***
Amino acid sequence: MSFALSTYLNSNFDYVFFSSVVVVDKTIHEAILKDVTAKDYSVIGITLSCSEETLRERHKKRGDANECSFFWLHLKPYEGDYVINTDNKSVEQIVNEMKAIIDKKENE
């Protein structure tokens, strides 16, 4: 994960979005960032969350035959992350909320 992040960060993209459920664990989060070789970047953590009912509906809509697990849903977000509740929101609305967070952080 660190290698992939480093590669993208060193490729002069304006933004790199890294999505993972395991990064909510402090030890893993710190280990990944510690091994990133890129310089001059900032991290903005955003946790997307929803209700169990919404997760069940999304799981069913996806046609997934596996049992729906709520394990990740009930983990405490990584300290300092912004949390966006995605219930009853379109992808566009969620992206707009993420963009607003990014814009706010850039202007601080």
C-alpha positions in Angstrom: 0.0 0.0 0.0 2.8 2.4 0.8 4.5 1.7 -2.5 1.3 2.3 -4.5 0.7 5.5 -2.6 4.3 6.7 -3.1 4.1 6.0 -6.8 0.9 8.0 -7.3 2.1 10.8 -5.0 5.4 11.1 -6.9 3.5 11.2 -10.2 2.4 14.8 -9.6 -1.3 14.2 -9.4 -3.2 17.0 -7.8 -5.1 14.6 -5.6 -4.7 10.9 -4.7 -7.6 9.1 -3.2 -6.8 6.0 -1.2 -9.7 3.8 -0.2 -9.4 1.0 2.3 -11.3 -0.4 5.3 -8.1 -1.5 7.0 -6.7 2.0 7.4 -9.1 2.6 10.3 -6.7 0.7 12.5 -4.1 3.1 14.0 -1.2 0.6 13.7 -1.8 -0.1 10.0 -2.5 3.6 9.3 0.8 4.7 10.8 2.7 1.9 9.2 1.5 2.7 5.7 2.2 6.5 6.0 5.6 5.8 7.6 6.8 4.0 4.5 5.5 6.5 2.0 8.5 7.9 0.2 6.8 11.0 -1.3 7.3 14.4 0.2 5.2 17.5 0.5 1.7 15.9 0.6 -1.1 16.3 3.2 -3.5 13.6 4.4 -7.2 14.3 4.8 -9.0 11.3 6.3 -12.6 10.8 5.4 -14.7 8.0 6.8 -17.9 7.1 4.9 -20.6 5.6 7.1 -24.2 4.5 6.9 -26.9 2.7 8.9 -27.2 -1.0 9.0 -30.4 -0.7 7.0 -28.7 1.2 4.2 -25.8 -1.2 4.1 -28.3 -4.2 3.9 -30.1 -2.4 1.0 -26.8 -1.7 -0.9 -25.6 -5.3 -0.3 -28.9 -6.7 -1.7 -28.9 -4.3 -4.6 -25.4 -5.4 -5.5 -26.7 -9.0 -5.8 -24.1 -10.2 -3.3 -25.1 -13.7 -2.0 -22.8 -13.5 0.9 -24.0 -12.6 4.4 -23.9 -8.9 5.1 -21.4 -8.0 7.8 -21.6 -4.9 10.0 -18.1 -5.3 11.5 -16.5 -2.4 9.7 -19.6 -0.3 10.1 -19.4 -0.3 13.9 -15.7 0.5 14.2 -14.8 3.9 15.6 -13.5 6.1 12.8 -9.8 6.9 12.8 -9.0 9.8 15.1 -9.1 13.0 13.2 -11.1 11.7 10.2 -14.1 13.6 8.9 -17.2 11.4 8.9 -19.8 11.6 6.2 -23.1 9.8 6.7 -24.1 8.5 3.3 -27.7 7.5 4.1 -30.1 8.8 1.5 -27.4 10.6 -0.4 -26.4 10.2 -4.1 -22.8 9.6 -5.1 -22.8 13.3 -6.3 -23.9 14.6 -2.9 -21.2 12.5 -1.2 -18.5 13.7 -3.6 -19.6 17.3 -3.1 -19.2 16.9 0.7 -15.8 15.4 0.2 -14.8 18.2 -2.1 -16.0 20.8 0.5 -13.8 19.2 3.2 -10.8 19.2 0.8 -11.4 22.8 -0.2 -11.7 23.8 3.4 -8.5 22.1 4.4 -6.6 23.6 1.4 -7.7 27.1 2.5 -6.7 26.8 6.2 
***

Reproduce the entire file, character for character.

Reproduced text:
Amino acid sequence: MSFALSTYLNSNFDYVFFSSVVVVDKTIHEAILKDVTAKDYSVIGITLSCSEETLRERHKKRGDANECSFFWLHLKPYEGDYVINTDNKSVEQIVNEMKAIIDKKENE
């Protein structure tokens, strides 16, 4: 994960979005960032969350035959992350909320 992040960060993209459920664990989060070789970047953590009912509906809509697990849903977000509740929101609305967070952080 660190290698992939480093590669993208060193490729002069304006933004790199890294999505993972395991990064909510402090030890893993710190280990990944510690091994990133890129310089001059900032991290903005955003946790997307929803209700169990919404997760069940999304799981069913996806046609997934596996049992729906709520394990990740009930983990405490990584300290300092912004949390966006995605219930009853379109992808566009969620992206707009993420963009607003990014814009706010850039202007601080």
C-alpha positions in Angstrom: 0.0 0.0 0.0 2.8 2.4 0.8 4.5 1.7 -2.5 1.3 2.3 -4.5 0.7 5.5 -2.6 4.3 6.7 -3.1 4.1 6.0 -6.8 0.9 8.0 -7.3 2.1 10.8 -5.0 5.4 11.1 -6.9 3.5 11.2 -10.2 2.4 14.8 -9.6 -1.3 14.2 -9.4 -3.2 17.0 -7.8 -5.1 14.6 -5.6 -4.7 10.9 -4.7 -7.6 9.1 -3.2 -6.8 6.0 -1.2 -9.7 3.8 -0.2 -9.4 1.0 2.3 -11.3 -0.4 5.3 -8.1 -1.5 7.0 -6.7 2.0 7.4 -9.1 2.6 10.3 -6.7 0.7 12.5 -4.1 3.1 14.0 -1.2 0.6 13.7 -1.8 -0.1 10.0 -2.5 3.6 9.3 0.8 4.7 10.8 2.7 1.9 9.2 1.5 2.7 5.7 2.2 6.5 6.0 5.6 5.8 7.6 6.8 4.0 4.5 5.5 6.5 2.0 8.5 7.9 0.2 6.8 11.0 -1.3 7.3 14.4 0.2 5.2 17.5 0.5 1.7 15.9 0.6 -1.1 16.3 3.2 -3.5 13.6 4.4 -7.2 14.3 4.8 -9.0 11.3 6.3 -12.6 10.8 5.4 -14.7 8.0 6.8 -17.9 7.1 4.9 -20.6 5.6 7.1 -24.2 4.5 6.9 -26.9 2.7 8.9 -27.2 -1.0 9.0 -30.4 -0.7 7.0 -28.7 1.2 4.2 -25.8 -1.2 4.1 -28.3 -4.2 3.9 -30.1 -2.4 1.0 -26.8 -1.7 -0.9 -25.6 -5.3 -0.3 -28.9 -6.7 -1.7 -28.9 -4.3 -4.6 -25.4 -5.4 -5.5 -26.7 -9.0 -5.8 -24.1 -10.2 -3.3 -25.1 -13.7 -2.0 -22.8 -13.5 0.9 -24.0 -12.6 4.4 -23.9 -8.9 5.1 -21.4 -8.0 7.8 -21.6 -4.9 10.0 -18.1 -5.3 11.5 -16.5 -2.4 9.7 -19.6 -0.3 10.1 -19.4 -0.3 13.9 -15.7 0.5 14.2 -14.8 3.9 15.6 -13.5 6.1 12.8 -9.8 6.9 12.8 -9.0 9.8 15.1 -9.1 13.0 13.2 -11.1 11.7 10.2 -14.1 13.6 8.9 -17.2 11.4 8.9 -19.8 11.6 6.2 -23.1 9.8 6.7 -24.1 8.5 3.3 -27.7 7.5 4.1 -30.1 8.8 1.5 -27.4 10.6 -0.4 -26.4 10.2 -4.1 -22.8 9.6 -5.1 -22.8 13.3 -6.3 -23.9 14.6 -2.9 -21.2 12.5 -1.2 -18.5 13.7 -3.6 -19.6 17.3 -3.1 -19.2 16.9 0.7 -15.8 15.4 0.2 -14.8 18.2 -2.1 -16.0 20.8 0.5 -13.8 19.2 3.2 -10.8 19.2 0.8 -11.4 22.8 -0.2 -11.7 23.8 3.4 -8.5 22.1 4.4 -6.6 23.6 1.4 -7.7 27.1 2.5 -6.7 26.8 6.2 